Part of WordPress’s writing course Finding Everyday Inspiration.

I’m still finding everyday inspiration. Or rather, looking for it and not finding it. Here’s where my readers’ suggestions come in (cheers to you, guys!). I asked what to write about and I’m still shocked that anyone bothered to advise. Actually, it looks like everyone bothered to advise! I have shit to blog about for the rest of the year. I mean, I  have suggestions to blog about, which I’ll turn into shitty posts (like this one, you’re welcome).

Trent from Trent’s World came up with a challenge for me to “do something that is completely different”. I love the idea (wait, I don’t love anything). Anyway, what I’ll pull off is something I’ve never done before and shall never repeat again. I will blog a recipe. Yes, you heard right. I don’t blog recipes because a) I have none, b) my concept of cooking is so barbarous that my recipes would probably get me banned from WordPress.

The recipe result (serving suggestions)

I give you a recipe for a Czech Turkish coffee. I don’t mean Czech-Turkish with a hyphen. It has nothing to do with Turkey. Therefore we call it Turkish (because logic). I have no clue how the misnomer happened. And I make the most terrible coffee (ever, forever). You absolutely shouldn’t try it at home, even if you manage to get hold of the rare ingredients required for this abomination.

Ingredients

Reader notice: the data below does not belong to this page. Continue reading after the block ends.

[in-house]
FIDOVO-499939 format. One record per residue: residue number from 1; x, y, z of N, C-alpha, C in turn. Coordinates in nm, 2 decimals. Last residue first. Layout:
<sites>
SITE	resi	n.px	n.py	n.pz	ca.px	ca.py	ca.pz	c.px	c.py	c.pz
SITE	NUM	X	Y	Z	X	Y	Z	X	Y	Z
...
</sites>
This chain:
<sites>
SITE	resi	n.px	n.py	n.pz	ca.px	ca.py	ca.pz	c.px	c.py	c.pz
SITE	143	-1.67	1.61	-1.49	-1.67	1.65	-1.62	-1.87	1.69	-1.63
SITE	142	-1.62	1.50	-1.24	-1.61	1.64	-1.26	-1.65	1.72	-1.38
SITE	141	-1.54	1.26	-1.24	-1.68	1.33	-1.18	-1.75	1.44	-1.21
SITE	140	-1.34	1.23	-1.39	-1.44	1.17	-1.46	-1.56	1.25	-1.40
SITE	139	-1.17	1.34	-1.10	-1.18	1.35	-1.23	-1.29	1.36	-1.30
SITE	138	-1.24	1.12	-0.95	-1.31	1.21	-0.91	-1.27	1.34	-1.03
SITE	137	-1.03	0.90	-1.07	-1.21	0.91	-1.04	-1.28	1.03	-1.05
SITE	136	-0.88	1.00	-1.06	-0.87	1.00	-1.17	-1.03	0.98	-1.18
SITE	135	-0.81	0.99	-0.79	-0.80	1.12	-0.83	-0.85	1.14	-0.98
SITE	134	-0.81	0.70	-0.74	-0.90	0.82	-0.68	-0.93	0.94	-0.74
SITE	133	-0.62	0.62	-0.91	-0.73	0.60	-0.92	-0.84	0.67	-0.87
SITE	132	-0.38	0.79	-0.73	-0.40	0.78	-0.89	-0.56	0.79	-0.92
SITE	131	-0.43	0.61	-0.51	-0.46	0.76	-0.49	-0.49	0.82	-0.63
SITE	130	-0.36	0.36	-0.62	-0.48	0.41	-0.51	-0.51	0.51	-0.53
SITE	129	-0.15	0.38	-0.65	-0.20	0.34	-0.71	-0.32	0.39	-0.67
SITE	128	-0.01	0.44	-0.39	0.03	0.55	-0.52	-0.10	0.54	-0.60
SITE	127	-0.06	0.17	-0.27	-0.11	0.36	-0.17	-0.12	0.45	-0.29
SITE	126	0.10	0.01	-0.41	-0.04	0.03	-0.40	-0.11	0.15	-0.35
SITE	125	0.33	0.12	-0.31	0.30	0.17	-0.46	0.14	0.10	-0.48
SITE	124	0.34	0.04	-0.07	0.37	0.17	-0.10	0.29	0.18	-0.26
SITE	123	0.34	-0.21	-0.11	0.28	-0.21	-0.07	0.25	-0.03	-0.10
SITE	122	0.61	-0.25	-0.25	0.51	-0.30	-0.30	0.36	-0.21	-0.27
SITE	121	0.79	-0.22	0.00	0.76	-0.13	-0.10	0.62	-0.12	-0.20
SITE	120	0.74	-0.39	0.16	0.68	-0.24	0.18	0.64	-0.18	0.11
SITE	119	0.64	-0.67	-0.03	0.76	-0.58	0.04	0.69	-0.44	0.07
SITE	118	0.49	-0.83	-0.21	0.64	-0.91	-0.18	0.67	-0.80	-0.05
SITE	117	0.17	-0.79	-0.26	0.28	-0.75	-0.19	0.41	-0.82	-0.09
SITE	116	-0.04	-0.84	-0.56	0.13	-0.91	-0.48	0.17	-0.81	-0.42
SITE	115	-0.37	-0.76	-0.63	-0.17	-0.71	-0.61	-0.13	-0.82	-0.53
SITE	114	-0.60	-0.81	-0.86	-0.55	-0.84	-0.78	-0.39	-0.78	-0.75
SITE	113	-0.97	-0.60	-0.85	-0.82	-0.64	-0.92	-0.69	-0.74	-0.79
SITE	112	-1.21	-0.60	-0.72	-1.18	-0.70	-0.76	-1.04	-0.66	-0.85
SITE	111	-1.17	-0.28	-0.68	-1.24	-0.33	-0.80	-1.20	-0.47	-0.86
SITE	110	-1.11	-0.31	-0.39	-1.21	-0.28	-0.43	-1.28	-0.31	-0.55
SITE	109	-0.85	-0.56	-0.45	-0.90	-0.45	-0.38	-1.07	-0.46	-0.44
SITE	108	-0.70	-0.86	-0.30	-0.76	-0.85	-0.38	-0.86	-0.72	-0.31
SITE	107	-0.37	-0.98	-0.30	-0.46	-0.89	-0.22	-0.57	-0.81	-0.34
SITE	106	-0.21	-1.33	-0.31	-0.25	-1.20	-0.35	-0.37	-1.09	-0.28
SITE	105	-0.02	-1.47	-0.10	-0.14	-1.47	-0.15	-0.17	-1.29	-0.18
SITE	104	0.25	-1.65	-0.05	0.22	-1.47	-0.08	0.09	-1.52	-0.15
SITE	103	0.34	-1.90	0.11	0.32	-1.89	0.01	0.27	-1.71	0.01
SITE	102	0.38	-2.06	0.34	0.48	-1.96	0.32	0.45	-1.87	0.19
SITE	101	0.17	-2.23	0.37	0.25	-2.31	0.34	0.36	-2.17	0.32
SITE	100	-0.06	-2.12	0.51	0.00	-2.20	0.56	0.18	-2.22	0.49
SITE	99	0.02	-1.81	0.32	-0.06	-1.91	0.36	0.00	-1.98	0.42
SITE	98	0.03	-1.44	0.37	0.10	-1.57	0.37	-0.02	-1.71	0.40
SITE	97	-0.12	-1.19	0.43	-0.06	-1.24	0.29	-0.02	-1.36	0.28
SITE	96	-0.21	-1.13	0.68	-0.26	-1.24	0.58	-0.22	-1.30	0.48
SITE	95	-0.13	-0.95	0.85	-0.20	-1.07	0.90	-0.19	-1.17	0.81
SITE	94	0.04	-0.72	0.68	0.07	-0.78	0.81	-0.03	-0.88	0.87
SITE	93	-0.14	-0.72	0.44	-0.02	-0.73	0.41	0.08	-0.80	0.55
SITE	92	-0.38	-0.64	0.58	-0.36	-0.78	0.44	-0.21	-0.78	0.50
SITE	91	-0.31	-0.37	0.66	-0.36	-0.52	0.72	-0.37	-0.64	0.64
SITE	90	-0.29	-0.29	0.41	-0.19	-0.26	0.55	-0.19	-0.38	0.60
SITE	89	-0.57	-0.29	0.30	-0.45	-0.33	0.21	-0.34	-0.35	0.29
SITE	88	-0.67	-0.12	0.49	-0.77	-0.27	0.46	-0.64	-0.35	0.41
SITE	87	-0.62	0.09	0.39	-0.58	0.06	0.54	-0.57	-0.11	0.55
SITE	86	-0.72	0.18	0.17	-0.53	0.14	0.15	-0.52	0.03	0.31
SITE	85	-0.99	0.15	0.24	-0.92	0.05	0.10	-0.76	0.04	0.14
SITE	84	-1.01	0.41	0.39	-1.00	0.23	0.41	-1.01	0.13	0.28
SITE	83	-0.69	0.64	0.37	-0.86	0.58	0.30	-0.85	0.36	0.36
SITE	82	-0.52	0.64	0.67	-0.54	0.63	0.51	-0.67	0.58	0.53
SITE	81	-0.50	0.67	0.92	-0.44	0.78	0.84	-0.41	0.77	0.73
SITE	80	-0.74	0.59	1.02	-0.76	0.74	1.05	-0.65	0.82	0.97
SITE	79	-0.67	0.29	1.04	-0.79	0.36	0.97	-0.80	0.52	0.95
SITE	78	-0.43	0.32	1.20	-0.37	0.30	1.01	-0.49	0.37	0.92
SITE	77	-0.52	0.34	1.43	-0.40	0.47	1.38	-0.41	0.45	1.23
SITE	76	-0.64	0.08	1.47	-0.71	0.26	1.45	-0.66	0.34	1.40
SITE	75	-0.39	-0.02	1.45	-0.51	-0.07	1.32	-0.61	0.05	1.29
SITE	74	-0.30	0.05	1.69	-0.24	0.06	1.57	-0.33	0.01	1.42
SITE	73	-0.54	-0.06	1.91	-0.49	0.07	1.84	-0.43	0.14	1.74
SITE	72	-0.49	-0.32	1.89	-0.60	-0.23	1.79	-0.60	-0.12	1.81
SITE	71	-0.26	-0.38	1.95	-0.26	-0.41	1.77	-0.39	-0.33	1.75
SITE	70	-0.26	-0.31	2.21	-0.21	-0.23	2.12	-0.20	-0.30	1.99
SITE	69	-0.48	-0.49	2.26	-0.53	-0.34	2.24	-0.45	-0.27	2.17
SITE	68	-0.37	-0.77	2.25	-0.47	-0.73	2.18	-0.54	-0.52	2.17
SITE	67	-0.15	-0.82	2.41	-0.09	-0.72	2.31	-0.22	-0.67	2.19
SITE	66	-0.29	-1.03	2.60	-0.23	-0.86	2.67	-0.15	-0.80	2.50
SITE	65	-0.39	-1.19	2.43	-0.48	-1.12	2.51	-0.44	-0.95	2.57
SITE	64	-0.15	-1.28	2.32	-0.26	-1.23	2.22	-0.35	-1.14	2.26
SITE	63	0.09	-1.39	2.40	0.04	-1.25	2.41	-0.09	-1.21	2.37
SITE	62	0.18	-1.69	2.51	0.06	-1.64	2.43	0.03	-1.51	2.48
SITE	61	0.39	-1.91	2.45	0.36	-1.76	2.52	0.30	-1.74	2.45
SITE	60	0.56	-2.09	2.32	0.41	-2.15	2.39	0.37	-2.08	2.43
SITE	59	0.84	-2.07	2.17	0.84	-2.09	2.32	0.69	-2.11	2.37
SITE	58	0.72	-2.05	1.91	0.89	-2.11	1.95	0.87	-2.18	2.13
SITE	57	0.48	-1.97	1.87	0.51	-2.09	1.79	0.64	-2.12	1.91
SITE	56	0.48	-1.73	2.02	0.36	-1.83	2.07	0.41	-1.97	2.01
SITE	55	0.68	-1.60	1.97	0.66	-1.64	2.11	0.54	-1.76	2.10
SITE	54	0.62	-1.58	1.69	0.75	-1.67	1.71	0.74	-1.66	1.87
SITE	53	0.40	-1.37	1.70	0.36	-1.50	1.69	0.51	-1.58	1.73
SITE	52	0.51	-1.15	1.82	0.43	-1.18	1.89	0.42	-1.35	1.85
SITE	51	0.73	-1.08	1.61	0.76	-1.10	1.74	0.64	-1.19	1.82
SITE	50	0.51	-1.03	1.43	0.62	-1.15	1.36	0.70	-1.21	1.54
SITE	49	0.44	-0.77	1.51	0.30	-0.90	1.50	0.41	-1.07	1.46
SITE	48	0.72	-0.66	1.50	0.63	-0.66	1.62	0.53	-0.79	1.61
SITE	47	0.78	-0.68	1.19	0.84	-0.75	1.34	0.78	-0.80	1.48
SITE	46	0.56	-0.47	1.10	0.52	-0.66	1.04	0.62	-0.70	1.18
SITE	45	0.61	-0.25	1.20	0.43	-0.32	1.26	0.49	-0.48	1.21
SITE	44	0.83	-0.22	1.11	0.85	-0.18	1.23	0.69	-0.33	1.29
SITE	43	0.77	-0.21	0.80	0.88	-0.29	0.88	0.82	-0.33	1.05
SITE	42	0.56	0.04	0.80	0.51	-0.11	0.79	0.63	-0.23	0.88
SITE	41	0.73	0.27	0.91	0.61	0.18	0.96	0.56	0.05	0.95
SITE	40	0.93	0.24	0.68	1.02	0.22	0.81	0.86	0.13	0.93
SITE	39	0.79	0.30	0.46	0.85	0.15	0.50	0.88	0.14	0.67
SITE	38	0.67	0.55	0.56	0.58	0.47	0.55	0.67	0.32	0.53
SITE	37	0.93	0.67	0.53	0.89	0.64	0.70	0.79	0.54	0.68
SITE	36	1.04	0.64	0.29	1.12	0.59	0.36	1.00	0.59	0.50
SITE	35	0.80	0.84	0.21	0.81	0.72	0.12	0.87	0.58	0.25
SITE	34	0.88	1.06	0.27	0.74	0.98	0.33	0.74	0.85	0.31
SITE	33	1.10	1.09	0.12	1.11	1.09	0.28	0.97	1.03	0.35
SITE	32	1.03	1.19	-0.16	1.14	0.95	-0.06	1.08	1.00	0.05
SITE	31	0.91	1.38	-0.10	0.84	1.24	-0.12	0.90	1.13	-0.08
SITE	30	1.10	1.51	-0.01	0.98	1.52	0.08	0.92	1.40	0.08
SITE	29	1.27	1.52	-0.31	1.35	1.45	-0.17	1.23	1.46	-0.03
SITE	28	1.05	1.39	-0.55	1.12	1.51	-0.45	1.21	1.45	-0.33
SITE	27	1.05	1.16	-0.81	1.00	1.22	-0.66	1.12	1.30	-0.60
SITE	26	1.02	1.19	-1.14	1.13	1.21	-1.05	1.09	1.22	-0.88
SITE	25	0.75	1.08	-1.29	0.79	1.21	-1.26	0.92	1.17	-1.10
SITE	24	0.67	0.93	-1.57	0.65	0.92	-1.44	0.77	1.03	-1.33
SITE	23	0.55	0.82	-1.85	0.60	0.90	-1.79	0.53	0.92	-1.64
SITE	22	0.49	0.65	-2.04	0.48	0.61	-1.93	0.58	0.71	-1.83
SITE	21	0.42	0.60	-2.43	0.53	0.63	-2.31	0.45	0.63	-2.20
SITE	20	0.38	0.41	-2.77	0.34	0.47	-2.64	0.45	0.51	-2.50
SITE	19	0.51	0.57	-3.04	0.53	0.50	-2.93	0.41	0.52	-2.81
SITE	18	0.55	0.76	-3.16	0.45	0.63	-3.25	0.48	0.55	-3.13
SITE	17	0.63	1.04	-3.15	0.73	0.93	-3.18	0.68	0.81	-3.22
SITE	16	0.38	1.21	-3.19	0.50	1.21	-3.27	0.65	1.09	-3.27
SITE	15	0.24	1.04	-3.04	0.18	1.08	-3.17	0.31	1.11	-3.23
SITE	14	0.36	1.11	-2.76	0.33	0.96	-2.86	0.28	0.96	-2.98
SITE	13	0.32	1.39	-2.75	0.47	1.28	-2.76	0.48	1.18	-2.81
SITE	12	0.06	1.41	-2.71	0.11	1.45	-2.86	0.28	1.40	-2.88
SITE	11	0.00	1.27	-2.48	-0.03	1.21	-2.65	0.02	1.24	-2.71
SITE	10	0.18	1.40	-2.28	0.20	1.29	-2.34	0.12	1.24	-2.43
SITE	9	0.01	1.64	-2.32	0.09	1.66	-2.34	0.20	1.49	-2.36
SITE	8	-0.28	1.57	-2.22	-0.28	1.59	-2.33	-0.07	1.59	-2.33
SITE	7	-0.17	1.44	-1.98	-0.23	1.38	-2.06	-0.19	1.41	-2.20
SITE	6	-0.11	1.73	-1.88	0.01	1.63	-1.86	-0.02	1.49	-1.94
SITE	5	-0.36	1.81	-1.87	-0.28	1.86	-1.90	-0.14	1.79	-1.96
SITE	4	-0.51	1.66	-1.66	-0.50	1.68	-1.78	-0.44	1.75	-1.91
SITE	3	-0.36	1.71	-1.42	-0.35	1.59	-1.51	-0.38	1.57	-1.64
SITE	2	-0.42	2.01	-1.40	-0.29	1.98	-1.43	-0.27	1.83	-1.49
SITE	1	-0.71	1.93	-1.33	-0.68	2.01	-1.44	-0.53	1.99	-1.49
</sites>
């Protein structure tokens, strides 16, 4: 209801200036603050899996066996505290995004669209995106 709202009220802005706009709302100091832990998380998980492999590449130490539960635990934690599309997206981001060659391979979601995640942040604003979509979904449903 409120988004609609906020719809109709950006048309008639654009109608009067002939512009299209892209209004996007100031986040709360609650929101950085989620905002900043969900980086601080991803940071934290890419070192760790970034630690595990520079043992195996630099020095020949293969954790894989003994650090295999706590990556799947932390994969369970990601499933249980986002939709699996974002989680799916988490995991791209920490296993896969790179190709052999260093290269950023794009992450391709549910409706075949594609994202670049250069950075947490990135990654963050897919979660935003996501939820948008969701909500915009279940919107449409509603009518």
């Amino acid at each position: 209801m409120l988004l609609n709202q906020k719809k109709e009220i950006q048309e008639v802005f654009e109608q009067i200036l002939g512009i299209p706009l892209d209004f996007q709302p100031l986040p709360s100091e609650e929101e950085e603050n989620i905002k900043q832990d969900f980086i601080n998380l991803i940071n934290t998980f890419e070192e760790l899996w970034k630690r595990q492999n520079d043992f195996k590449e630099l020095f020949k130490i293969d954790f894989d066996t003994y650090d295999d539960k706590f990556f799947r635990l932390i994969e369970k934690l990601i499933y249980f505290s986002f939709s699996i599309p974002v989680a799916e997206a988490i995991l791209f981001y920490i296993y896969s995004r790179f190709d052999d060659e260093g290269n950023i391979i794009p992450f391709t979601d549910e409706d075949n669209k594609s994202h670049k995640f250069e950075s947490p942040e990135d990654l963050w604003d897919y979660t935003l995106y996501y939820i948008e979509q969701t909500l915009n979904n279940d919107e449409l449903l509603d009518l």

• the cheapest generic brand of coffee you can buy (or steal)
  • tap water, preferably hard (so it gives your kettle limescale)
  • optional sugar, absolutely no milk (this isn’t baby formula)
  • booze (preferably slivovitz, but rum will also do, as will anything really)

Steps

  • Fill the kettle with water and switch it on (use only as much water as you need to save electricity).
  • Grab a large mug (half a liter is about right). Throw in two or three spoonfuls of ground coffee.
  • Pour boiling water in the mug.
  • Add slivovitz to taste.

Notes

  • It’s perfectly normal for the coffee grounds to float on the surface.
  • The coffee tends to be strong, so have your heart medication ready.
  • The grounds are not consumed but left at the bottom of the mug.

Pro Tips

  • Some people stir the coffee to make the grounds settle, I just blow on it—less dishes!
  • If you can’t wait for your coffee to cool, just throw in an ice cube or two.

If you’re wondering, all of the above is true and that’s how I take my coffee. It’s a thing.

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Posted by Mara Eastern

I'm a sardonic blogger, snapper, scribbler and rhymer; a virtual space invader who indulges in cheerful negativism, morbid self-deprecation and bleak humour.

28 Comments

  1. “You absolutely shouldn’t try it at home,” I think you summed the whole exercise up perfectly with this line. Even as a non-coffee drinker I ask why do you subject yourself to this? Or is it a secret way to drink more slivovitz?

    Liked by 1 person

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    1. Haha, yes, it’s a secret way to drink more slivovitz 😀 But seriously, though it’s acquired taste, I’ve come to love my coffee like this.

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  2. Wow, that looks like 100 LL aircraft strength!

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    1. Probably! I’m used to it now though 😀

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  3. Lizl's Quiet Spaces Journal 15/09/2017 at 1:24 am

    Why do I bother to cold brew and filter mine? Oy!

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    1. Hahaha, I don’t know, I don’t like to make fuss with coffee, so I just make it as quickly and easily as possible…